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The Best Mexican Women Writers You Need to Read
Written by Laura Torres

 

You could say that the most famous Mexican authors are big names such as Octavio Paz and Juan Rulfo. However, the rich tapestry of Mexican literature just wouldn’t be the same without some of its most iconic female writers too. From well-respected journalists to up-and-coming novelists and practically legendary playwrights, if you’re looking for some new literary inspiration, then read on for our guide to the ten best female Mexican writers that everyone should be reading...


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An introduction to Frida Kahlo in 9 Artworks
Written by Laura Torres

 

Frida Kahlo is arguably Mexico’s most famed, iconic artist. From her monobrow to her flower adorned hairstyles, her distinctive aesthetics garnered almost as much interest as her artwork that was dominated by self-portraiture; of her estimated 140 paintings, 55 are self-portraits. While many considered her a surrealist, Kahlo rejected that title, as her work was immensely autobiographical that focused on Mexicanidad (Mexicanness), the culture and tradition of her beloved patria (homeland) and compellingly introspective subject matter. Here’s a chronological introduction to this fascinating artist in nine artworks...


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A Guide to Mexico's Pueblos Mágicos
Written by Luis García

 

Mexico’s pueblos mágicos programme was developed by the tourist board in order to promote the rich cultural heritage and history of Mexico through smaller, once overlooked towns. Each of the 111 towns currently recognised as pueblos mágicos offer something a little different, whether that’s fantastic architecture, stunning natural wonders or even just great regional food. With that in mind, here’s your guide to just 11 of the best pueblos mágicos in the country...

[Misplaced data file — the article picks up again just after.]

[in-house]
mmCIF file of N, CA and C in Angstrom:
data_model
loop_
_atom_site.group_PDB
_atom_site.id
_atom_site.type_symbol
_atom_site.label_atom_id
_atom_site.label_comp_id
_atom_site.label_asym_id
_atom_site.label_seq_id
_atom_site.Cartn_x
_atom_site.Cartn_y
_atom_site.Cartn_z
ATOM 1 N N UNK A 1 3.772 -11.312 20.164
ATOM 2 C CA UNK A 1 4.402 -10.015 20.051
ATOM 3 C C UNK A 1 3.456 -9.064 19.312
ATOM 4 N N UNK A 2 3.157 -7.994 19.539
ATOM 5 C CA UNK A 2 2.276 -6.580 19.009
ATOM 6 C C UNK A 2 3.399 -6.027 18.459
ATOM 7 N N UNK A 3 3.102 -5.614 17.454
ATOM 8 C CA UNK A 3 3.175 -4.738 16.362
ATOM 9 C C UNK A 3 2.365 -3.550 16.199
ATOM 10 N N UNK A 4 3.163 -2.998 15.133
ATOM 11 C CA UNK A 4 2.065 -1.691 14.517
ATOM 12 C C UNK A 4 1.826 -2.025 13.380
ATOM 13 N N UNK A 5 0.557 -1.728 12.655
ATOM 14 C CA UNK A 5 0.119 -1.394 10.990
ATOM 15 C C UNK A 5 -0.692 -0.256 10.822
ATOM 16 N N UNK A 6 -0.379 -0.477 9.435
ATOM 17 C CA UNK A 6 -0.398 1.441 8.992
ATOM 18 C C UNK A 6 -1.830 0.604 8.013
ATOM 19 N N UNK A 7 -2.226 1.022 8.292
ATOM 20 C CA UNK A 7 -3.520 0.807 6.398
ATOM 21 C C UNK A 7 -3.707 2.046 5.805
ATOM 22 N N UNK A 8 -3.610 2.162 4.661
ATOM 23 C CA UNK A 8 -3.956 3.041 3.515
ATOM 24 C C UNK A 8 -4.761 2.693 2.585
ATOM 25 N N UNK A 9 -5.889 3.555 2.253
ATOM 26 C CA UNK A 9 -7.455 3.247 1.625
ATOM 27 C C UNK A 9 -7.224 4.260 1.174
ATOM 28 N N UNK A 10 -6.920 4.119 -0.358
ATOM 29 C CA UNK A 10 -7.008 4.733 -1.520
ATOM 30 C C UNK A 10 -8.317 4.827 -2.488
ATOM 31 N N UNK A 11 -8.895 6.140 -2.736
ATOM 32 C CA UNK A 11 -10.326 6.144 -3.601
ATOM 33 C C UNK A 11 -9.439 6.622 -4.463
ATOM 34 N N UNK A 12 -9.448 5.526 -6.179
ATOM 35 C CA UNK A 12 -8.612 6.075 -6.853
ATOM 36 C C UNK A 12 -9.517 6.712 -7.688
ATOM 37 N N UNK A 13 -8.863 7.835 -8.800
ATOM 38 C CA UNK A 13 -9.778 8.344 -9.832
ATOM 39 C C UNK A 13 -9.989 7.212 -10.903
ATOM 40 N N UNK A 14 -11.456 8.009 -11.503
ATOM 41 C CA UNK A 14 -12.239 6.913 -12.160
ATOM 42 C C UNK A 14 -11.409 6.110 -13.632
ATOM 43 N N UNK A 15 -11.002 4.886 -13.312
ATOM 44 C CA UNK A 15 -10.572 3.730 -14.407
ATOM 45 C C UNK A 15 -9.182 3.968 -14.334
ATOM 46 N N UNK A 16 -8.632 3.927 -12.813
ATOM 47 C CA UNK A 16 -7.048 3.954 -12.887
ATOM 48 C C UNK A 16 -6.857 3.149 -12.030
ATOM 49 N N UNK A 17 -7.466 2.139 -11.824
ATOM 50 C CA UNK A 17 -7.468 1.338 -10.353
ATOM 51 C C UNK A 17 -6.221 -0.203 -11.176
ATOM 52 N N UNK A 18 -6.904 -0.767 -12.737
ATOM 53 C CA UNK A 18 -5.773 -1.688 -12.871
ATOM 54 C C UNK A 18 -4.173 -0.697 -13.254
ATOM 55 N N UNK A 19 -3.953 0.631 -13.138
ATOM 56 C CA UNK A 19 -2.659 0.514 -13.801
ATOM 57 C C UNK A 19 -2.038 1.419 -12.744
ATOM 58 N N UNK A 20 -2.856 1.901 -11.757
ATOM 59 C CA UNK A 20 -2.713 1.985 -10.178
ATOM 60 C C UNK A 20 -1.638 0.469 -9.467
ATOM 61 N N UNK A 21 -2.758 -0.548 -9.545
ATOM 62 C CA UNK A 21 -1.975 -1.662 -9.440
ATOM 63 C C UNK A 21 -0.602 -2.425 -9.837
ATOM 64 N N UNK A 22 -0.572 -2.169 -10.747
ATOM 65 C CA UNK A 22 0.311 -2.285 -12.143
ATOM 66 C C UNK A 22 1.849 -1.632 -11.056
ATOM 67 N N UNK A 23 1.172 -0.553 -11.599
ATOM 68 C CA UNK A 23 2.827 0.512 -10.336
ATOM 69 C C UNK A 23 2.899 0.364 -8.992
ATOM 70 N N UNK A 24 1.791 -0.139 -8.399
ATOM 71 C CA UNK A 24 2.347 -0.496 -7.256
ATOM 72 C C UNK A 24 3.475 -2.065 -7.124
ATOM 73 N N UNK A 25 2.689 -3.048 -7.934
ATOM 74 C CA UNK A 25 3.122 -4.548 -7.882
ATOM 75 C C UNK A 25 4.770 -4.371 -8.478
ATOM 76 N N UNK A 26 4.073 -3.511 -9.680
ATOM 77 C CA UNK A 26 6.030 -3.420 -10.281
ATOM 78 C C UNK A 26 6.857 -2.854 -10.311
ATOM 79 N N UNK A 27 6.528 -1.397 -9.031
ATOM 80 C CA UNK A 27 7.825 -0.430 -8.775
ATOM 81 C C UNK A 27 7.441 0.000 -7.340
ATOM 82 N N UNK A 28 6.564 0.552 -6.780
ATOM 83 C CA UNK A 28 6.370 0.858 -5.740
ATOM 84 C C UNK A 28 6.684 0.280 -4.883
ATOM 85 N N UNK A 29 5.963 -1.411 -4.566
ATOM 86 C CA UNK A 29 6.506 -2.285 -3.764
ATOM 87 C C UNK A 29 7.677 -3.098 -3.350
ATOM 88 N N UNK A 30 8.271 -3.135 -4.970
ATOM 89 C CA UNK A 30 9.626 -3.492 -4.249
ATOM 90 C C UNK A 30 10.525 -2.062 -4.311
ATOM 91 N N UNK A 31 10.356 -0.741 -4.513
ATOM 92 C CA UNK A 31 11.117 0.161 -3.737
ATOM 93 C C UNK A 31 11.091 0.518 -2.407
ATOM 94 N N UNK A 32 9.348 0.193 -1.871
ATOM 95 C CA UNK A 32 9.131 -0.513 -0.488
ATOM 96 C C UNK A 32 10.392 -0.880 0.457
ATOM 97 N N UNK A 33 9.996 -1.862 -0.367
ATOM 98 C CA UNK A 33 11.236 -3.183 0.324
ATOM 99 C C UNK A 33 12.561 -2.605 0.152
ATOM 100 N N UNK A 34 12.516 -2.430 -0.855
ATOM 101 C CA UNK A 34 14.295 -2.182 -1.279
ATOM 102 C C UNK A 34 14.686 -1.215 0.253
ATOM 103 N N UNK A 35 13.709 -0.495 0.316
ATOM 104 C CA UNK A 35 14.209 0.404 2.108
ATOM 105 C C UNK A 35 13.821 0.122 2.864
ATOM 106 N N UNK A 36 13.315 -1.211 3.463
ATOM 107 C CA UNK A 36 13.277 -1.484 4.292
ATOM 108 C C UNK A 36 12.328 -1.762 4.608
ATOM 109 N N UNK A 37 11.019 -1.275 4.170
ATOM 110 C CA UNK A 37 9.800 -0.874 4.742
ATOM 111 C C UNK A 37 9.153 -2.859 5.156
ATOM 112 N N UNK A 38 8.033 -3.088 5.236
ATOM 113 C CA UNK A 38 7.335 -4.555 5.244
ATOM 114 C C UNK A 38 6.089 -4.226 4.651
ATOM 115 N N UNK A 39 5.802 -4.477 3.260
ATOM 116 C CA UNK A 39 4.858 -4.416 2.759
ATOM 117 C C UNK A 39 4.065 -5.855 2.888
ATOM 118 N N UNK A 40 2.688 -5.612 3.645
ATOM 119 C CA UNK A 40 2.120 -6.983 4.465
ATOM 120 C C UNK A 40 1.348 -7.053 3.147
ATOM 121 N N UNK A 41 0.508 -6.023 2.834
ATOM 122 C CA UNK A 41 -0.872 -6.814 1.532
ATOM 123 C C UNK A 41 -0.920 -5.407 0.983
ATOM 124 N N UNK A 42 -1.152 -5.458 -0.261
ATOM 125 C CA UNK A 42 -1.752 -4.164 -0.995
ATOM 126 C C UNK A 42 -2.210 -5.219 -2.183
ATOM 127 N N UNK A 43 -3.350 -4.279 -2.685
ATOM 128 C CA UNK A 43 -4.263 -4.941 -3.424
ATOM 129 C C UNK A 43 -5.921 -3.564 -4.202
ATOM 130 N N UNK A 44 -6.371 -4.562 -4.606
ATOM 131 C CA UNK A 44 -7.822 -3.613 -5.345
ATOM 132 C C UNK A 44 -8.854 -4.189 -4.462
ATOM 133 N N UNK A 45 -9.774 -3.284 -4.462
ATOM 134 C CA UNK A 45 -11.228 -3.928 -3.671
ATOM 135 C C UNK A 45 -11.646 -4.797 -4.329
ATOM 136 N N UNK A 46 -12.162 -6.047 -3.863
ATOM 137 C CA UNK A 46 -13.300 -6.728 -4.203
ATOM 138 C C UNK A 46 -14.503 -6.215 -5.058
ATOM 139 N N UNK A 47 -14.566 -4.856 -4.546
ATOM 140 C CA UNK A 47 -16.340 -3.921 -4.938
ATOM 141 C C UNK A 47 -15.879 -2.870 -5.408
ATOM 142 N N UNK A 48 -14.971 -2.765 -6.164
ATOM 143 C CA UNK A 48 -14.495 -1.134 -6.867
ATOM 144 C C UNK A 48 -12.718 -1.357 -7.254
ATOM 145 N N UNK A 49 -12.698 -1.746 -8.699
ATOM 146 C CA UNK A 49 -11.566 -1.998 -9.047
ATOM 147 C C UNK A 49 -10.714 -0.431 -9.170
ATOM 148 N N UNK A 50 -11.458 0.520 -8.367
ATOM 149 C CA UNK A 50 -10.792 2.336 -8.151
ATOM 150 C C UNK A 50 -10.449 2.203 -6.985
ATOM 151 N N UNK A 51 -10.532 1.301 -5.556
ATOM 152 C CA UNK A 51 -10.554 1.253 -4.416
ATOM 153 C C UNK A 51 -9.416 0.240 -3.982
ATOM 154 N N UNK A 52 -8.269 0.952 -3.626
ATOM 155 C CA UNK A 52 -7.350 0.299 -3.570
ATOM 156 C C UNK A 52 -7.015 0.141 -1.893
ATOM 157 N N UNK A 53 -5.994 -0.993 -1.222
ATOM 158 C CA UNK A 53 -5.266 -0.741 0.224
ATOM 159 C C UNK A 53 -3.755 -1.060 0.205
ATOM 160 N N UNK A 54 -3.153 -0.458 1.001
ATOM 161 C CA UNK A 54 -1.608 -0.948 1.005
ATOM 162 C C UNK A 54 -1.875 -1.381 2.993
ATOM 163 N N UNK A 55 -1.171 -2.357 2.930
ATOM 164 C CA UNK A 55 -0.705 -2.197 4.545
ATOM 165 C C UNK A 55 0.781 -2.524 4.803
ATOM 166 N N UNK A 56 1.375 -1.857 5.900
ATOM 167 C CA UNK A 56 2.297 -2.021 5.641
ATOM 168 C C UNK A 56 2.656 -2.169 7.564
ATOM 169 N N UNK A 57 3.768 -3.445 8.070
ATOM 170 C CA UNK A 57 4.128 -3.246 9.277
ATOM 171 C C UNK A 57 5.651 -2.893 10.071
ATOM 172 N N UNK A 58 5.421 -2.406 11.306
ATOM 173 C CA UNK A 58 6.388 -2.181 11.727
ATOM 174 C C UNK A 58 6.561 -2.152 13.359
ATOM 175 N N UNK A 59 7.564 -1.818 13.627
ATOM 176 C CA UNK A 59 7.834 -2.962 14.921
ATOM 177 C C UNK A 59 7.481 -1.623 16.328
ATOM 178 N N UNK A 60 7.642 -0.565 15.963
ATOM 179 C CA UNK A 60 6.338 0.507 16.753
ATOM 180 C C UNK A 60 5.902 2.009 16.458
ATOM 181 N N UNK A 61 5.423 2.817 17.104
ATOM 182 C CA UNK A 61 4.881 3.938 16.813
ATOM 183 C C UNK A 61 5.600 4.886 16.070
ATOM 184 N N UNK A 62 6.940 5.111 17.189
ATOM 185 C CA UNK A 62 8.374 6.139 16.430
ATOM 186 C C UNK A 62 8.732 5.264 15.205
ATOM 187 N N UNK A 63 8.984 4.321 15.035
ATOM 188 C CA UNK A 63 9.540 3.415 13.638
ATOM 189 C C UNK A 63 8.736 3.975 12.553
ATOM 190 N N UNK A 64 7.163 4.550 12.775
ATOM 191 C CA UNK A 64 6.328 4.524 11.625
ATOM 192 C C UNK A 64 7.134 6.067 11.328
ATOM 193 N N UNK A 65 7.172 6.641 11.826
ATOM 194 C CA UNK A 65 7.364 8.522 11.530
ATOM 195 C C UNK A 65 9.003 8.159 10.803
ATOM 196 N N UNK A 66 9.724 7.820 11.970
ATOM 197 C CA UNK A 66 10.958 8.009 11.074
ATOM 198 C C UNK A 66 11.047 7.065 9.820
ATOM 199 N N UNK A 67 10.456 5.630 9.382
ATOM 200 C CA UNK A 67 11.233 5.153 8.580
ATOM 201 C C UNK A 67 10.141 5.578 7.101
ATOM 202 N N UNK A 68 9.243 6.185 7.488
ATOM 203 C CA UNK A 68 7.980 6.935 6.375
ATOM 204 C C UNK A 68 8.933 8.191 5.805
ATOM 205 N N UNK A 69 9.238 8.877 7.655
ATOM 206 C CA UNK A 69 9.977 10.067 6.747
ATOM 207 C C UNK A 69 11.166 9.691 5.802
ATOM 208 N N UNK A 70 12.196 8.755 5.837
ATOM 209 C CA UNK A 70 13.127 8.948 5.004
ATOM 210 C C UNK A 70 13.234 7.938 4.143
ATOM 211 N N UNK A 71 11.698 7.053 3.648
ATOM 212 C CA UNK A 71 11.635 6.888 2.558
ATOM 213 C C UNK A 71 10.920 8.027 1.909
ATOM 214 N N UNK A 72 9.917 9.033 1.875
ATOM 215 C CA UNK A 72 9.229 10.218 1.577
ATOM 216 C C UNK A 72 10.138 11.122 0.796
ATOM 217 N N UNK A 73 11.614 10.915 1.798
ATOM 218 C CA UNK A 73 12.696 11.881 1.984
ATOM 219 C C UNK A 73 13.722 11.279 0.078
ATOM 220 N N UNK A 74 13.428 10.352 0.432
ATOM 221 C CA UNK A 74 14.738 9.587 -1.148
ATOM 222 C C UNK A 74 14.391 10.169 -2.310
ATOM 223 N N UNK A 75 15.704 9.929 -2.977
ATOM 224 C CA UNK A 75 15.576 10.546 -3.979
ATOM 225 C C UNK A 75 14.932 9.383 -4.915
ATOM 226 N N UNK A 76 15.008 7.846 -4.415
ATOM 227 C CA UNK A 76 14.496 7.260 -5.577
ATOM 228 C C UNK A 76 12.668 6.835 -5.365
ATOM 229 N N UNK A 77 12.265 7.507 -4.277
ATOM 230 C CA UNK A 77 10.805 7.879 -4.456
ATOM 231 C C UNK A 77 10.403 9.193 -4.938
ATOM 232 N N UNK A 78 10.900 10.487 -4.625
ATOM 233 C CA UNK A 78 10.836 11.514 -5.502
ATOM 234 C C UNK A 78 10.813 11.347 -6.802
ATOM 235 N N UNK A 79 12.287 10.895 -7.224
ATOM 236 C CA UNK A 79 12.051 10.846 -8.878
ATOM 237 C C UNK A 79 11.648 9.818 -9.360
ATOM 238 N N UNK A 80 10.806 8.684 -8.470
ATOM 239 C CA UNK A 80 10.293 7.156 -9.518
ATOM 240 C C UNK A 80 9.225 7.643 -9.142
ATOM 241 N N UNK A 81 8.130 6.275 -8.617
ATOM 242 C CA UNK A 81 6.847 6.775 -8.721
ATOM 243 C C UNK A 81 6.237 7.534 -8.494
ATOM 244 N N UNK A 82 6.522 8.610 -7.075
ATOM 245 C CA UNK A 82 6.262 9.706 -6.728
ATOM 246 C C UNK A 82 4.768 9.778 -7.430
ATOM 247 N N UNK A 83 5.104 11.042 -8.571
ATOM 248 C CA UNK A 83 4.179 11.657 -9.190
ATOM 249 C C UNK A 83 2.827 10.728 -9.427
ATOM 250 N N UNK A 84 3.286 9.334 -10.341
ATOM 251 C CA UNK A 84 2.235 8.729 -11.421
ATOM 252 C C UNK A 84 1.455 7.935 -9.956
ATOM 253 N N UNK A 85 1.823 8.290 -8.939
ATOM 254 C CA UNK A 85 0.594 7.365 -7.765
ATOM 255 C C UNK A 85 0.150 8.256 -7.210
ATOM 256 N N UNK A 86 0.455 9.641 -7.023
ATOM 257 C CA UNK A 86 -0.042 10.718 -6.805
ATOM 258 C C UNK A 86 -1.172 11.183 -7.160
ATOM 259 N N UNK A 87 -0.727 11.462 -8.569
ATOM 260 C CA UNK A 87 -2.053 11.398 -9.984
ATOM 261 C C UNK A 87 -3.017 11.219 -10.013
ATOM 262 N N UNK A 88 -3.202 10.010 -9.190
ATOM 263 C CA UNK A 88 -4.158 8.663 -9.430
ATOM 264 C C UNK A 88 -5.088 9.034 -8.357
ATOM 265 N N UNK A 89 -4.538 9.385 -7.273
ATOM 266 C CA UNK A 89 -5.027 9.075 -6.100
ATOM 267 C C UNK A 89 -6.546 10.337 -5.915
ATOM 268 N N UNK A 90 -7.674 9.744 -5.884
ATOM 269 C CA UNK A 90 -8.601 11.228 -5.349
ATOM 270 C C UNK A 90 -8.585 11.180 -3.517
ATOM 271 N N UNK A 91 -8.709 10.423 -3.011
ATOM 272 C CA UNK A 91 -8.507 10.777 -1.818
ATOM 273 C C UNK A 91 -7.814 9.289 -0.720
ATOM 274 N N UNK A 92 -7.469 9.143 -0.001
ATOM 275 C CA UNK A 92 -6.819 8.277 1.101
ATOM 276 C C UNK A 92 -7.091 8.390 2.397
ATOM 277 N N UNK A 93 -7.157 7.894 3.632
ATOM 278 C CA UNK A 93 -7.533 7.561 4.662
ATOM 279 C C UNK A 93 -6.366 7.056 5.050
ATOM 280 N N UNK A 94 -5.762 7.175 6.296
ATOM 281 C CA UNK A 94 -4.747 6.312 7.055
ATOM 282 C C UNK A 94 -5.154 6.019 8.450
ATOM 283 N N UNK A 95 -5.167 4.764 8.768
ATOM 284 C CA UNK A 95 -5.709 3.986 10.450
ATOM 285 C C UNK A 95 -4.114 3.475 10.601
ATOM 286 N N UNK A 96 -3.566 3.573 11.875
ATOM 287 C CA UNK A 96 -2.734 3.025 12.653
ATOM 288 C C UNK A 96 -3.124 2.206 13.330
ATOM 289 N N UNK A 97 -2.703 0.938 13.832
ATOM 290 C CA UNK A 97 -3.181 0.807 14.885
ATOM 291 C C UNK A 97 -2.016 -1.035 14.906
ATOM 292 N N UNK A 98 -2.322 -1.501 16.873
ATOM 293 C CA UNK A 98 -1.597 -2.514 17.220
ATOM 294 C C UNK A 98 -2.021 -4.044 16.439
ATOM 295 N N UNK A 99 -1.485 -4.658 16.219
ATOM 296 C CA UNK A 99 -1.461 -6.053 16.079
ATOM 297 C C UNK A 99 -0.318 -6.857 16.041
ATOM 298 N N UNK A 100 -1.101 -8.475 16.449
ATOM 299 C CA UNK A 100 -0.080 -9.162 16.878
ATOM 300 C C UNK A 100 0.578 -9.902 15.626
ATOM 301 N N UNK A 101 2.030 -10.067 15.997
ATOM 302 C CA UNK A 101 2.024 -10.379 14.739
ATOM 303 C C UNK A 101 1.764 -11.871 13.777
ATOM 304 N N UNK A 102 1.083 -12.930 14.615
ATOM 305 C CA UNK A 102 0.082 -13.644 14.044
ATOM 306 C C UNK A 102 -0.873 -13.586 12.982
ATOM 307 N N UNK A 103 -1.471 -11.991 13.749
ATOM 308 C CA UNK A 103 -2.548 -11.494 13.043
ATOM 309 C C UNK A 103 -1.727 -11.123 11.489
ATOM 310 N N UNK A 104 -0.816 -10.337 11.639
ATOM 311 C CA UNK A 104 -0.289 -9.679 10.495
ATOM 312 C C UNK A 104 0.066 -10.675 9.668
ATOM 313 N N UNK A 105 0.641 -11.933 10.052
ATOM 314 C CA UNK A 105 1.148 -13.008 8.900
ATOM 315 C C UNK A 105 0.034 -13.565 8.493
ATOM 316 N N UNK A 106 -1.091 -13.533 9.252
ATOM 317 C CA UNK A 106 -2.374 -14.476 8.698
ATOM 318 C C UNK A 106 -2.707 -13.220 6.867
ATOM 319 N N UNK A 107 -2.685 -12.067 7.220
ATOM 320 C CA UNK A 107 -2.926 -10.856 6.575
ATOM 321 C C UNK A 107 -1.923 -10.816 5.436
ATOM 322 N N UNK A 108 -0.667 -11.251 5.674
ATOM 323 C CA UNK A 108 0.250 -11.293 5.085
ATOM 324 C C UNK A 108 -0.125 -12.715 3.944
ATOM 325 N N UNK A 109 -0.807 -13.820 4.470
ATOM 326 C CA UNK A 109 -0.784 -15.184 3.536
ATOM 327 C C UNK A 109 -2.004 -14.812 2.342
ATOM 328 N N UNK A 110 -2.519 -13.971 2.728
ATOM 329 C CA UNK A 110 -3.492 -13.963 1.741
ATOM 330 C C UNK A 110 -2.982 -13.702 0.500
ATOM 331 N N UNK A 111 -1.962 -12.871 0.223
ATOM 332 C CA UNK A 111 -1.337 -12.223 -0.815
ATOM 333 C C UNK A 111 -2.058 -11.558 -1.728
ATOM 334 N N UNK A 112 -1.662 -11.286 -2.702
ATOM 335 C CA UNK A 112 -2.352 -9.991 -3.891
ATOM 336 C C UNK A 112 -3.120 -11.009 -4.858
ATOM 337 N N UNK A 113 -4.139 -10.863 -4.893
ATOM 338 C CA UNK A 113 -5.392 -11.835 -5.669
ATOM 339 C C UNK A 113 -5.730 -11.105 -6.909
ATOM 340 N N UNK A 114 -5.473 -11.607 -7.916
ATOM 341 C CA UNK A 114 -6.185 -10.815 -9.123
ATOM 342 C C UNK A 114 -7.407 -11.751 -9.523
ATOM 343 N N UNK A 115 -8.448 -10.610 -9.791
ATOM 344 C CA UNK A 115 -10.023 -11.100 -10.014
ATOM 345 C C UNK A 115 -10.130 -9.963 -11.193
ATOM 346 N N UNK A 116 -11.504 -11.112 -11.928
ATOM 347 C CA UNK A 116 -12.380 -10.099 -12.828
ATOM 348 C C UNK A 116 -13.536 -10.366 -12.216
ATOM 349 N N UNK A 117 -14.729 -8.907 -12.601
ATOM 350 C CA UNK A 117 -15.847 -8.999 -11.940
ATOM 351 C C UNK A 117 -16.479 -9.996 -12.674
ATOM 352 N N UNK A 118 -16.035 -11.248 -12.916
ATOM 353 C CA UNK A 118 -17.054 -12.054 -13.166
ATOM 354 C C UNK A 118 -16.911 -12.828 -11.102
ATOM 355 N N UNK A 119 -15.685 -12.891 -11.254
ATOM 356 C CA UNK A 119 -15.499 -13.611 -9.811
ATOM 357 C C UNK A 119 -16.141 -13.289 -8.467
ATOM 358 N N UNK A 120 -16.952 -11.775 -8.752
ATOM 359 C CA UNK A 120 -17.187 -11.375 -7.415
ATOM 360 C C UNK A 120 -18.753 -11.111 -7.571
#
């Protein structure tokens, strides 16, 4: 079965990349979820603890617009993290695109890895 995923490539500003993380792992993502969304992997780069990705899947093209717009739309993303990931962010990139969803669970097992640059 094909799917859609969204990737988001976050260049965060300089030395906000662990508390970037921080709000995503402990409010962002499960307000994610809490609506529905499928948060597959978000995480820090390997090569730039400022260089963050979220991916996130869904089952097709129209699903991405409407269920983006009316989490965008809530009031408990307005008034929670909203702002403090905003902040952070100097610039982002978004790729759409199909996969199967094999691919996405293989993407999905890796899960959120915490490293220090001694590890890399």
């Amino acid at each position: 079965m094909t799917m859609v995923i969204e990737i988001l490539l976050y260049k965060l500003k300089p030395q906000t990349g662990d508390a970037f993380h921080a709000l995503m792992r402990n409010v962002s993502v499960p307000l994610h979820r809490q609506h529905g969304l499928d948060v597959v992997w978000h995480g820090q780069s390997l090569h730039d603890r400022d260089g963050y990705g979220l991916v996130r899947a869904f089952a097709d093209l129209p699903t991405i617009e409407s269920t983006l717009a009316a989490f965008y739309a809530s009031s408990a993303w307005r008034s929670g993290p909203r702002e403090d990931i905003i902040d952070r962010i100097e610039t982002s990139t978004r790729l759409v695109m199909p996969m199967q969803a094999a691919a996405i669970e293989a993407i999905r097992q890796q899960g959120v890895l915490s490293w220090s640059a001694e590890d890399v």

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Mesoamerican Commerce -
The Phoenicians of Middle America

Written by Tim Hazell

Trade and External Contacts:

Among the Maya from the beginning of the Pre-Classic period  (c. 2000 BC - AD 250), communities were reaching out, often to considerable distances to obtain raw materials or finished goods.  By the time of the Spanish conquest, the Post-Classic (c. AD 950 - 1539) Maya were participants in a widespread network of trade and exchange reaching south as far as Panama and north to Central Mexico.  Columbus, on his fourth voyage of 1502, encountered an Indian canoe near the Bay Islands off Honduras as long as a western galley and 8 feet in width.  The vessel was  filled with cotton cloth of many designs and colors, shorts that reached the knees, flint knives, cloth for cloaks, swords of wood with flakes of flint set along the edges and produce from Honduras, as well as copper axes, bells and cacao beans; the standard Mesoamerican unit of currency...


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